Microbially Synthesized Polymeric Amyloid Fiber Promotes β-Nanocrystal Formation and Displays Gigapascal Tensile Strength
Abstract: The ability of amyloid proteins to form stable β-sheet nanofibrils has made them potential candidates for material innovation in nanotechnology. However, such a nanoscale feature has rarely translated into attractive macroscopic properties for mechanically demanding applications. Here, we present a strategy by fusing amyloid peptides with flexible linkers from spidroin; the resulting polymeric amyloid proteins can be biosynthesized using engineered microbes and wet-spun into macroscopic fibers. Using this strategy, fibers from three different amyloid groups were fabricated. Structural analyses unveil the presence of β-nanocrystals that resemble the cross-β structure of amyloid nanofibrils. These polymeric amyloid fibers have displayed strong and molecular-weight-dependent mechanical properties. Fibers made of a protein polymer containing 128 repeats of the FGAILSS sequence displayed an average ultimate tensile strength of 0.98 ± 0.08 GPa and an average toughness of 161 ± 26 MJ/m3, surpassing most recombinant protein fibers and even some natural spider silk fibers. The design strategy and the biosynthetic approach can be expanded to create numerous functional materials, and the macroscopic amyloid fibers will enable a wide range of mechanically demanding applications.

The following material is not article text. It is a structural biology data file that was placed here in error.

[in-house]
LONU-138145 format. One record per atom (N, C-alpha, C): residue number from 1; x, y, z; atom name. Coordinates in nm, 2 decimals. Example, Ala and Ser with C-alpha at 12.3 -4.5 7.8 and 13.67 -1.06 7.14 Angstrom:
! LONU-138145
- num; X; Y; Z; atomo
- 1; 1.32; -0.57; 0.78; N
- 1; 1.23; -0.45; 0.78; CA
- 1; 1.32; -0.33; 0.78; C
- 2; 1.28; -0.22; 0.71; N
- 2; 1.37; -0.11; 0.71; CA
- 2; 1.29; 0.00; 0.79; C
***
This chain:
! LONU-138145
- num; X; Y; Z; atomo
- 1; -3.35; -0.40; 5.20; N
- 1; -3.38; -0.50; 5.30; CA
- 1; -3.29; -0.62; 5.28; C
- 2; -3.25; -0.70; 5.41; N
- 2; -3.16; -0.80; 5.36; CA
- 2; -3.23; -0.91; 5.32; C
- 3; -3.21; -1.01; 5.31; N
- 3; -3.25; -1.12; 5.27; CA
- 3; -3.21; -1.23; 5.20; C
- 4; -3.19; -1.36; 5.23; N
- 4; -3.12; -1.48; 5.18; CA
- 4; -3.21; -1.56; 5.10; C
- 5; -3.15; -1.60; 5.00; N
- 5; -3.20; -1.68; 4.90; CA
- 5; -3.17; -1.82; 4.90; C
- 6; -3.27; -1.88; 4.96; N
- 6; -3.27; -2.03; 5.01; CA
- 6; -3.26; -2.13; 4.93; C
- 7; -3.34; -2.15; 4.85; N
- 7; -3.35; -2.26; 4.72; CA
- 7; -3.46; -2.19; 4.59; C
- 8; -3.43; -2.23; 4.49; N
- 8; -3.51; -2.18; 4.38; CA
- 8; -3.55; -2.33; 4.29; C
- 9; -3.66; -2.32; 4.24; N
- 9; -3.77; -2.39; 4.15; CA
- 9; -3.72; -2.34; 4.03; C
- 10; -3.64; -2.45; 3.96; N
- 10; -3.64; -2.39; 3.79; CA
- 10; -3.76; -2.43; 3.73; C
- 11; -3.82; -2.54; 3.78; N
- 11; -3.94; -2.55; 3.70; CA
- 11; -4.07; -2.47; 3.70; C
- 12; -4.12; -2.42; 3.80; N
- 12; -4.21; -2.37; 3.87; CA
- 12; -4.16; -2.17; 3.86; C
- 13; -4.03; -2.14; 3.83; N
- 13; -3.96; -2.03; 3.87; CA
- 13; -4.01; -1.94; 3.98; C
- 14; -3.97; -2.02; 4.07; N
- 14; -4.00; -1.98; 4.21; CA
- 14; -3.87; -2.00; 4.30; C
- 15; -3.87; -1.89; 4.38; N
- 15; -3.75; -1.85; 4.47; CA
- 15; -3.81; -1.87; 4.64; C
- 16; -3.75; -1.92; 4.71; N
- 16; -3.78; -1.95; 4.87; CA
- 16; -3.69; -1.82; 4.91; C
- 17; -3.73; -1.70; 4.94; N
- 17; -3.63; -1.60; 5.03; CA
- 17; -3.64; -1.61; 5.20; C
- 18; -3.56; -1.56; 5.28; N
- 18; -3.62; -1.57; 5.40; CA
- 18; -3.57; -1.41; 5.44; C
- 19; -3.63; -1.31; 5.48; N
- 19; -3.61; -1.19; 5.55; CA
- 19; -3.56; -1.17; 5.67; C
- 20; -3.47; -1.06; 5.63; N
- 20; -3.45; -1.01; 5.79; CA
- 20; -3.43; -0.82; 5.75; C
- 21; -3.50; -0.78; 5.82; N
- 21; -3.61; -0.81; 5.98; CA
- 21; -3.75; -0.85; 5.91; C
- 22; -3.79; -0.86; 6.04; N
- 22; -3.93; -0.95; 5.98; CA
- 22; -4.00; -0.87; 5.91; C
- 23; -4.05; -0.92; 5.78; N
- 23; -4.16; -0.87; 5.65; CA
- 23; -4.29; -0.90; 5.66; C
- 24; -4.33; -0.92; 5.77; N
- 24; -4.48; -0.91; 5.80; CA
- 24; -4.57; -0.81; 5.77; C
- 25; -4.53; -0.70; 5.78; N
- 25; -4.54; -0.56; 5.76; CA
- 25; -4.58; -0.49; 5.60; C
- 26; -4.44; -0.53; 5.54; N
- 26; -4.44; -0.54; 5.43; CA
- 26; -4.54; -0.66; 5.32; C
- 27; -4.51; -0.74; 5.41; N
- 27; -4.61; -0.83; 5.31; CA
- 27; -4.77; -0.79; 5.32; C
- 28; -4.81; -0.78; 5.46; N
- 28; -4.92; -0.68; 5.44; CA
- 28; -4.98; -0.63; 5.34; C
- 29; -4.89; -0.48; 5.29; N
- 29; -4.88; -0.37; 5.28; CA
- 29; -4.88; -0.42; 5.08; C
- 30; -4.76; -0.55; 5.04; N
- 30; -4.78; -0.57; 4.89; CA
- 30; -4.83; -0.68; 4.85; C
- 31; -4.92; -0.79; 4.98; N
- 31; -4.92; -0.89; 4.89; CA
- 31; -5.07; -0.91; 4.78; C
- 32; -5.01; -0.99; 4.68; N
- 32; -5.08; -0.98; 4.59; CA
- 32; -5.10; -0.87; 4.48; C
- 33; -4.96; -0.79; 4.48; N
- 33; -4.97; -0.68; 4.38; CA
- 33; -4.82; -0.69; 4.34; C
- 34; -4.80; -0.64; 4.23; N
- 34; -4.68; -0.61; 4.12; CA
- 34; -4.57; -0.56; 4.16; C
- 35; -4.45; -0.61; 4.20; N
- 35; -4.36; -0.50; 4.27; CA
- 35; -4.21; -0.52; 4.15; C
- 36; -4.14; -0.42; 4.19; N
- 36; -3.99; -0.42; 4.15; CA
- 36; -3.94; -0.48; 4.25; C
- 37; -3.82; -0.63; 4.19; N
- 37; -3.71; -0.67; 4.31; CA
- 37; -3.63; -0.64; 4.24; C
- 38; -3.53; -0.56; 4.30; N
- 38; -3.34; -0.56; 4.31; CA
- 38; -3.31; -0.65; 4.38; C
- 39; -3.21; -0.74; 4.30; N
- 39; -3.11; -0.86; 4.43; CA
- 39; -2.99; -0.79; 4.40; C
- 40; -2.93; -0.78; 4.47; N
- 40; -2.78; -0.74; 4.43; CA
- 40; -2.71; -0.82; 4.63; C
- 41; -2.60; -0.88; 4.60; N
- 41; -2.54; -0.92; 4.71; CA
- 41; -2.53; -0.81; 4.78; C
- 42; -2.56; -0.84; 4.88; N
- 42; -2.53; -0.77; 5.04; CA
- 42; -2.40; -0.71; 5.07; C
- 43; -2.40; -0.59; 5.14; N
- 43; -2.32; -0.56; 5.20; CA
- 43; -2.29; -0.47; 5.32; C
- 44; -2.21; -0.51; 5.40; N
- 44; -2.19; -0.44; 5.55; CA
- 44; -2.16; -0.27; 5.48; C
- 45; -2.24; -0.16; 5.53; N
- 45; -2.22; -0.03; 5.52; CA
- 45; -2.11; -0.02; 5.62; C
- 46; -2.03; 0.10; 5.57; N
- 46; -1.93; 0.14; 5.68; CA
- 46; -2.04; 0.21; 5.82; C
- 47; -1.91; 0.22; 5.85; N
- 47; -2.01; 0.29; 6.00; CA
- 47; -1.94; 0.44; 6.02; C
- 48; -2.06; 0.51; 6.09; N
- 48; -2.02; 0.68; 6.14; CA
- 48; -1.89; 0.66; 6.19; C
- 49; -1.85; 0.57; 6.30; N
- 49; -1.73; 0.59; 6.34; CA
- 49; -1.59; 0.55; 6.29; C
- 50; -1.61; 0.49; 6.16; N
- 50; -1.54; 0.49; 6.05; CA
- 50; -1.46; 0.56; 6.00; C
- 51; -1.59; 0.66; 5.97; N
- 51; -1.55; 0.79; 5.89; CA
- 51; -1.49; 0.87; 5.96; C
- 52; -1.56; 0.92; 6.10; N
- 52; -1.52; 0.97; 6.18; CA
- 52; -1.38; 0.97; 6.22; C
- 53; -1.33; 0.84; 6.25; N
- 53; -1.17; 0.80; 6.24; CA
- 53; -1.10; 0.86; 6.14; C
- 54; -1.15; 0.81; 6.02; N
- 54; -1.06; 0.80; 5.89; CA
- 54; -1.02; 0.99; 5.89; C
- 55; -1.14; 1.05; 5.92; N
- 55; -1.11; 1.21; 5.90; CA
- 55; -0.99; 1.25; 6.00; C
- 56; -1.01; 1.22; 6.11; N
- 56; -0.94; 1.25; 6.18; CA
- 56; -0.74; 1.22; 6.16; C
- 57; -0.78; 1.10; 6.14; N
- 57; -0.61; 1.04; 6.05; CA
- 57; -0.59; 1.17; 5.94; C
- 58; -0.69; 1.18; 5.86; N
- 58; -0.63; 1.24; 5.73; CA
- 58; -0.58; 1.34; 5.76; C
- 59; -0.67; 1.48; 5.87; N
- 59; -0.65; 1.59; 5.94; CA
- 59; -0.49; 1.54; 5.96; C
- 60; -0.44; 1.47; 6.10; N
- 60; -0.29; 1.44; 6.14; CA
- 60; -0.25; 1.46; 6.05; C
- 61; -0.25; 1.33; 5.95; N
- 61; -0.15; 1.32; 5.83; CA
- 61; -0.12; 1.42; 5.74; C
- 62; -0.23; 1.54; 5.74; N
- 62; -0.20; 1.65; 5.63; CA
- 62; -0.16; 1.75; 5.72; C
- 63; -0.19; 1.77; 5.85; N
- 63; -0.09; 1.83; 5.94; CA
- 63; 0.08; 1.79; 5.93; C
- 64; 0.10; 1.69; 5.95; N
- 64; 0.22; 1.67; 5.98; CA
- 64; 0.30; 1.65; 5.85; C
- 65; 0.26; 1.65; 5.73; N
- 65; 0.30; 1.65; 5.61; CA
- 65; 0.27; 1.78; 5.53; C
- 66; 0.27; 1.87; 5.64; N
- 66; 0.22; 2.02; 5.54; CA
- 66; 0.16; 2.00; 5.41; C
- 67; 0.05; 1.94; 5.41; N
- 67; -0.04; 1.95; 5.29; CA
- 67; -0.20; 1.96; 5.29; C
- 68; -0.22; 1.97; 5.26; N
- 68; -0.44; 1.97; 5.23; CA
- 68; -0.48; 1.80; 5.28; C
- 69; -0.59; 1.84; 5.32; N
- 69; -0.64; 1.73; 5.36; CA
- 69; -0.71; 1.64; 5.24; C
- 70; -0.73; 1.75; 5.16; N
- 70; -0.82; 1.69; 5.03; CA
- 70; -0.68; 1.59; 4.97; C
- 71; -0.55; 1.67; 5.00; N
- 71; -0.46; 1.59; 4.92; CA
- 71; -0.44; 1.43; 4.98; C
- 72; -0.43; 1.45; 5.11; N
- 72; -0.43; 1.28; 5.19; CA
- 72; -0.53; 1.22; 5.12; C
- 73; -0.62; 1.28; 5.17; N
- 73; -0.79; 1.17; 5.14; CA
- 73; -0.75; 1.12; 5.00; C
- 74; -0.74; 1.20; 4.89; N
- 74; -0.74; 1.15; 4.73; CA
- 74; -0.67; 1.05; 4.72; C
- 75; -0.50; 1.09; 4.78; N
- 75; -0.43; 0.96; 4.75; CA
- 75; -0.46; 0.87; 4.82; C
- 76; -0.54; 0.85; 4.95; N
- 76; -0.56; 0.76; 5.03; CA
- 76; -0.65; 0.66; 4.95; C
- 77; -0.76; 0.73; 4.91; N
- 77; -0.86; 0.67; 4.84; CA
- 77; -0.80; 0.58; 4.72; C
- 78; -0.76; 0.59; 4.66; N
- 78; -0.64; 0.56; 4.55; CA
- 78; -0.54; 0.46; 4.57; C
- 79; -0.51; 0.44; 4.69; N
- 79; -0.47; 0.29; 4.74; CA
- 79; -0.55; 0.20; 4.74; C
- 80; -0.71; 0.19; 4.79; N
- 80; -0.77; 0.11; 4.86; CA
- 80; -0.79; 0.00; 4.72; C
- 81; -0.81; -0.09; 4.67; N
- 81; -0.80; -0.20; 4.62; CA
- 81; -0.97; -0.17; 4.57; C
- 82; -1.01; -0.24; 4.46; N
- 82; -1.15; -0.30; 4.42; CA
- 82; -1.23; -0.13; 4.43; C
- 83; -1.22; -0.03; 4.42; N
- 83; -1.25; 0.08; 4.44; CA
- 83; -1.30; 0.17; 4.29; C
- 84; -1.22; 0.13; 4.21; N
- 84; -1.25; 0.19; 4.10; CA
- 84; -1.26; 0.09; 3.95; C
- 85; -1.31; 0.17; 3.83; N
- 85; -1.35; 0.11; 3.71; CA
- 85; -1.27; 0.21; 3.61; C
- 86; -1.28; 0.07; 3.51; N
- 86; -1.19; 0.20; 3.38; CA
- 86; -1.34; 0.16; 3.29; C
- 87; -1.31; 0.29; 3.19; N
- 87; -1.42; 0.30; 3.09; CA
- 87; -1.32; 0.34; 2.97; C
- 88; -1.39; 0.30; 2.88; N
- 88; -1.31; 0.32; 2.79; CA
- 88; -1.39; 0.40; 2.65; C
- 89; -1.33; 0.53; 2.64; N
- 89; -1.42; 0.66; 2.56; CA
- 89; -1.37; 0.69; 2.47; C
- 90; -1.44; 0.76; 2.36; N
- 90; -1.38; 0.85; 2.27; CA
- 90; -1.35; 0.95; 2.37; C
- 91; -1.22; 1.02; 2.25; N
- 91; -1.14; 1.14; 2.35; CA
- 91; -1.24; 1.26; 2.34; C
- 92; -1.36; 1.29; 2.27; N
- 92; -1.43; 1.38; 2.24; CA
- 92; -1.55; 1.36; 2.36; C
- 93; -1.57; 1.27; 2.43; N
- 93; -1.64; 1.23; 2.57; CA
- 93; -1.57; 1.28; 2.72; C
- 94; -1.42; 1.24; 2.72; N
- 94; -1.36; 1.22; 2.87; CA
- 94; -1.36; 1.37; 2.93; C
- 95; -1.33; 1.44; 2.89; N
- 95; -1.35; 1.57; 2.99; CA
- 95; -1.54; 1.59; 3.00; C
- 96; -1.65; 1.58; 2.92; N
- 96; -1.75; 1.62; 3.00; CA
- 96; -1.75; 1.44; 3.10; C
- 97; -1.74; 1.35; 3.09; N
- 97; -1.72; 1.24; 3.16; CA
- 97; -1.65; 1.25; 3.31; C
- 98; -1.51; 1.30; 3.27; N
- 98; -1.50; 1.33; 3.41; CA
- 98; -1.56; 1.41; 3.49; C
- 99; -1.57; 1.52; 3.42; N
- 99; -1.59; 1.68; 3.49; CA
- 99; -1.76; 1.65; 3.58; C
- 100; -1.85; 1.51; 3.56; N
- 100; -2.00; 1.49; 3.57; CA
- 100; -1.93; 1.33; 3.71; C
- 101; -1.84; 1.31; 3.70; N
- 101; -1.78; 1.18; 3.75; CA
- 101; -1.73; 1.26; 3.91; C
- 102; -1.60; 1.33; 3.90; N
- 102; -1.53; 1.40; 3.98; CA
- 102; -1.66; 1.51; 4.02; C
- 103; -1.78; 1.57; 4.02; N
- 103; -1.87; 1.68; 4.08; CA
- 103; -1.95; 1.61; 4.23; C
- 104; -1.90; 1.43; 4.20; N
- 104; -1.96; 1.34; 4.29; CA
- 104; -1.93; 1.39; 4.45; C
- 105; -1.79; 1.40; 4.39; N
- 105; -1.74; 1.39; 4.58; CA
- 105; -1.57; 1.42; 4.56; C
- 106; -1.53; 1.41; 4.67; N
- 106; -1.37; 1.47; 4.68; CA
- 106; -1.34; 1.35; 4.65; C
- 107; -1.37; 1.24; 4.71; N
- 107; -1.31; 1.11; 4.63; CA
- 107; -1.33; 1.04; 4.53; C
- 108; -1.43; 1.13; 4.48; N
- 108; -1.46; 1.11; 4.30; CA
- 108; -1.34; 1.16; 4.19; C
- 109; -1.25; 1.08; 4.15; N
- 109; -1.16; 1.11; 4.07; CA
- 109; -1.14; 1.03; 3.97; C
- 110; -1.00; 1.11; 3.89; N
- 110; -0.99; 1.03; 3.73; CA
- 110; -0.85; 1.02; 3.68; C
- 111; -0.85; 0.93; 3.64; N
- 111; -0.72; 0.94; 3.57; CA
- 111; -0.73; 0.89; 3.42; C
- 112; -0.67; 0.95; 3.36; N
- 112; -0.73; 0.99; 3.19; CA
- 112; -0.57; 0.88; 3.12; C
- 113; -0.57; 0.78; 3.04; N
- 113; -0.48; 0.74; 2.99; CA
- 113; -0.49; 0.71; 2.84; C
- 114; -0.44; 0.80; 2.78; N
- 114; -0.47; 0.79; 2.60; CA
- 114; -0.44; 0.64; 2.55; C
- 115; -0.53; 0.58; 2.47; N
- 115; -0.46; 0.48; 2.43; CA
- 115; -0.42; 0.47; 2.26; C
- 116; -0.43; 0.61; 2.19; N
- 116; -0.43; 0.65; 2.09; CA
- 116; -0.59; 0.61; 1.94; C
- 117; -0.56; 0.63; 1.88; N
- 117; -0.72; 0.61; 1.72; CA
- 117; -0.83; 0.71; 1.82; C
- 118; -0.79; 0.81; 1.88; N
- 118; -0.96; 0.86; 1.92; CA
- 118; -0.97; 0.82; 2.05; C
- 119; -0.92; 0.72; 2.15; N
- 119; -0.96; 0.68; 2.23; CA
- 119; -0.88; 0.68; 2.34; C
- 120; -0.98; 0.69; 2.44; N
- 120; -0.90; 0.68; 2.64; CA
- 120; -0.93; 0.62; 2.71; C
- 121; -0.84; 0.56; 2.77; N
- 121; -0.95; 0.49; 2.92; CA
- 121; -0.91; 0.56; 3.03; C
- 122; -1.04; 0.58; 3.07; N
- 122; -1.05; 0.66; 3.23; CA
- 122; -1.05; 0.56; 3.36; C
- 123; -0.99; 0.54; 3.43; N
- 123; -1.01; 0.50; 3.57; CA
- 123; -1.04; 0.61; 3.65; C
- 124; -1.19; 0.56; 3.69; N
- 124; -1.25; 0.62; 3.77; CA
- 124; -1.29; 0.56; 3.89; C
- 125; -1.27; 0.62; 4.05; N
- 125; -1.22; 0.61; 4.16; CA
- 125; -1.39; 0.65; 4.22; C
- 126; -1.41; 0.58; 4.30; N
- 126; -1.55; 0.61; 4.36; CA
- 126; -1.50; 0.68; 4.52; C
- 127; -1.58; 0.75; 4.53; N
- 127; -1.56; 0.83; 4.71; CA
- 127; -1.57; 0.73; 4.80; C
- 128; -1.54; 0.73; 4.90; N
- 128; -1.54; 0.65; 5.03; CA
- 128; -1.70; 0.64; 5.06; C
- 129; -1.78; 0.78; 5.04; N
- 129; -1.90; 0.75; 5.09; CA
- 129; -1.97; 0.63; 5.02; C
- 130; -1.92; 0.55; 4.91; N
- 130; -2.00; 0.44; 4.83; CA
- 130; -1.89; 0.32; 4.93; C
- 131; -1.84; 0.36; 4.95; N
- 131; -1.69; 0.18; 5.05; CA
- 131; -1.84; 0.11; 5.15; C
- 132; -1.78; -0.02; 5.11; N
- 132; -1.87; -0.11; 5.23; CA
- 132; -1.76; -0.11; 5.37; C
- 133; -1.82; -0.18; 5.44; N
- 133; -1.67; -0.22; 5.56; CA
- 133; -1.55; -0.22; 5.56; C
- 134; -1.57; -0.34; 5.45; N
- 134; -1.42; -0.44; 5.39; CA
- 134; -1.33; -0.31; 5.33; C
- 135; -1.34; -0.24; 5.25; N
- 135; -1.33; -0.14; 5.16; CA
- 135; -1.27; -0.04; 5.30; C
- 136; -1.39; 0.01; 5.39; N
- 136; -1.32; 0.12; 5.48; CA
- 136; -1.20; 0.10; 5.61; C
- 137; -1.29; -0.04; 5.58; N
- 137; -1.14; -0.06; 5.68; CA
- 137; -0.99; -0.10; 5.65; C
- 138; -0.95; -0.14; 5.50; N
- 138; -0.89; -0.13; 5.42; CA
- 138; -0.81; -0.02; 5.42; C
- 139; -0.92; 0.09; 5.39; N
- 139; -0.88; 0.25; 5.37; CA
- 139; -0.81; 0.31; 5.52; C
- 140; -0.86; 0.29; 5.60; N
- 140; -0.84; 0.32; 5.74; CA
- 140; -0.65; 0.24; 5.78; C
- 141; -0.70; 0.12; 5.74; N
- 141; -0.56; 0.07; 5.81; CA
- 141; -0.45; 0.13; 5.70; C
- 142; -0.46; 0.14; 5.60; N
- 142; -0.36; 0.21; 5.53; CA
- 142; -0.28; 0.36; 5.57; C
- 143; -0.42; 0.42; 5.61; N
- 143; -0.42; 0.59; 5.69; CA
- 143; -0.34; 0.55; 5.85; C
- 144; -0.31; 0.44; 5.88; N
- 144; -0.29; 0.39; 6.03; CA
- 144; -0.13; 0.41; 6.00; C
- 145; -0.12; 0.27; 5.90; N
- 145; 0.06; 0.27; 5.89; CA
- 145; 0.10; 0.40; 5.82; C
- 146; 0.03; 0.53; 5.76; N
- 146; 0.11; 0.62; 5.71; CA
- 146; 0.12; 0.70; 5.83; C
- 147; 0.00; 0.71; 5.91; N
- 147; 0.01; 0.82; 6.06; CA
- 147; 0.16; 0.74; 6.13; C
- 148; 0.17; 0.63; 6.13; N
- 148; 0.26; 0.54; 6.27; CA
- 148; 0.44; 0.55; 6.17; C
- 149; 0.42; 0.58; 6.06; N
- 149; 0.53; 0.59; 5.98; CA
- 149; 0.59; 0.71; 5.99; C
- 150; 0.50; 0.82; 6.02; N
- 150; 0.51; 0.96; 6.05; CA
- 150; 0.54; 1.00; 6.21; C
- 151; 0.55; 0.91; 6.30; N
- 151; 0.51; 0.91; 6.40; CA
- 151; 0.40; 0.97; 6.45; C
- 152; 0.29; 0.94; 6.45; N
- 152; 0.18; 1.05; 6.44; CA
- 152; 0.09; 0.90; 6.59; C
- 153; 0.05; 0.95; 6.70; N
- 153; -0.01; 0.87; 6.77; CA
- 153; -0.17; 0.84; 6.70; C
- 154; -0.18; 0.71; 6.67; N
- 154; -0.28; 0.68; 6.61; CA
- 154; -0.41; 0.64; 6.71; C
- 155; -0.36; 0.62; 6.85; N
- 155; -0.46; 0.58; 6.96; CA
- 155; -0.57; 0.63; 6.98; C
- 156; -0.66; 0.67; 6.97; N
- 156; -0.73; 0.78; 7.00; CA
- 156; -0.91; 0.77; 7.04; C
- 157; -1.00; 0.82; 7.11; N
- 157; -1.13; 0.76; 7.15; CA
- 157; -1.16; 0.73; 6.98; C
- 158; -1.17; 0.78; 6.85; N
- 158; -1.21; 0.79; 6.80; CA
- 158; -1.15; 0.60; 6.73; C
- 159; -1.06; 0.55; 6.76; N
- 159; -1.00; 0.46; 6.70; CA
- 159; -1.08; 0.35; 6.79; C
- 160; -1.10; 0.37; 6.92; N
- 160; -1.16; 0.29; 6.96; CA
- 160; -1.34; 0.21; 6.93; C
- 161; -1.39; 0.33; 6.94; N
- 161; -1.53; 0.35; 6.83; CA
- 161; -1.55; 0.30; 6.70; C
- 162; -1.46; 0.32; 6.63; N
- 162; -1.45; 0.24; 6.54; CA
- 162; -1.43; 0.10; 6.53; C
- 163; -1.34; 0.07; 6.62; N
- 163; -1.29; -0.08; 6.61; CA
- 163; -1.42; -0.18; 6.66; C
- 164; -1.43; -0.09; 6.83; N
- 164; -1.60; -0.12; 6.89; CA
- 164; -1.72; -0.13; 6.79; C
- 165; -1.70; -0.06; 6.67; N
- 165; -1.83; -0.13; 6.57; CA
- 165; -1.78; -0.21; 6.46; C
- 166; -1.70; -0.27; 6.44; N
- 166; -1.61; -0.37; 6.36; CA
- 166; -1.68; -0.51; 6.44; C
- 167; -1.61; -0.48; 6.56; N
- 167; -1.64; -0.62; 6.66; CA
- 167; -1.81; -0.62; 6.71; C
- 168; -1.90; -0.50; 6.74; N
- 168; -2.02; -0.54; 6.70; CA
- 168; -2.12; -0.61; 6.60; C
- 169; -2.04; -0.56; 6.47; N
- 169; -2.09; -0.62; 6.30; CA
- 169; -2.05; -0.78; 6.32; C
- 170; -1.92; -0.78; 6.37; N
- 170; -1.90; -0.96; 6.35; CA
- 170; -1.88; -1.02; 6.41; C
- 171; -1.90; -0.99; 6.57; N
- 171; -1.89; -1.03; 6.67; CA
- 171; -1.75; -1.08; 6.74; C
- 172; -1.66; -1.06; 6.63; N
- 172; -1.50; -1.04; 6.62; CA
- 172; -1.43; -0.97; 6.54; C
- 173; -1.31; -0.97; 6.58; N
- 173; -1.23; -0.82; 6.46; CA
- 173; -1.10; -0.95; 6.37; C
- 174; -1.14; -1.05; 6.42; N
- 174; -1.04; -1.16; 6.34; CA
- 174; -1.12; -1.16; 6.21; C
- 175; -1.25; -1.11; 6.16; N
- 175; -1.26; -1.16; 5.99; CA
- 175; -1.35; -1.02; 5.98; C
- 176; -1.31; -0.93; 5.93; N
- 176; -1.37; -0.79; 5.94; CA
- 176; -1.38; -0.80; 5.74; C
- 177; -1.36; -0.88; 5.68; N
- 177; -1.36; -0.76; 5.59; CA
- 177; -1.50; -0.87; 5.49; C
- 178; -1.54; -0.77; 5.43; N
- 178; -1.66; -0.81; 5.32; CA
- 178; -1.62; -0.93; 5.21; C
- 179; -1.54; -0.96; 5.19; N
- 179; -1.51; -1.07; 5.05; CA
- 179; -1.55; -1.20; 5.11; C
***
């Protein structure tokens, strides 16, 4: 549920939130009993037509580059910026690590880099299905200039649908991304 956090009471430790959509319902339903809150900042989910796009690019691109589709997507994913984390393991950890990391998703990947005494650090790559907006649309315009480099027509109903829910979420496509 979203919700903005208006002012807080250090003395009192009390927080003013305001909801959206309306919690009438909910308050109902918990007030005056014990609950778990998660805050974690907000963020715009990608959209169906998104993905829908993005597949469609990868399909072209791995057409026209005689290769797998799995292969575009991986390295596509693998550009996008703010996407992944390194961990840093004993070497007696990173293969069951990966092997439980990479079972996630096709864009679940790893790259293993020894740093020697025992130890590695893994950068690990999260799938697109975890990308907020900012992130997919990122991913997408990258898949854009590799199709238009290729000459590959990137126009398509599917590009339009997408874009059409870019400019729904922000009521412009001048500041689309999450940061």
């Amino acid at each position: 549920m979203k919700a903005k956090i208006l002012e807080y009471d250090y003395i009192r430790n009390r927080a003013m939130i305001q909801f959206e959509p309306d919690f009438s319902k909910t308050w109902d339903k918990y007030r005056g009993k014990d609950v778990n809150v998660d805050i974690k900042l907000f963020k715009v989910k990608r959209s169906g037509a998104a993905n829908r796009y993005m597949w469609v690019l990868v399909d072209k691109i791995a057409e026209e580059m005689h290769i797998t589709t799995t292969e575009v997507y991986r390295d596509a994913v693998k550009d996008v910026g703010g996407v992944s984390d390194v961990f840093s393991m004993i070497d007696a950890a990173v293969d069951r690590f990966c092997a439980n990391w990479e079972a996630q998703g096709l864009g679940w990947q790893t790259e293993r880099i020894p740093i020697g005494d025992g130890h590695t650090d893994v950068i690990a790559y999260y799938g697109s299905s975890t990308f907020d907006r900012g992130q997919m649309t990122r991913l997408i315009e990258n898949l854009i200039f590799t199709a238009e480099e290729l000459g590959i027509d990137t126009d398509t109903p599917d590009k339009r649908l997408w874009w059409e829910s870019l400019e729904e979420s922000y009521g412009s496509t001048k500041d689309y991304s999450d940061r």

Keywords: amyloid / silk / protein fibers / wet spinning / protein engineering / wide-angle X-ray diffraction
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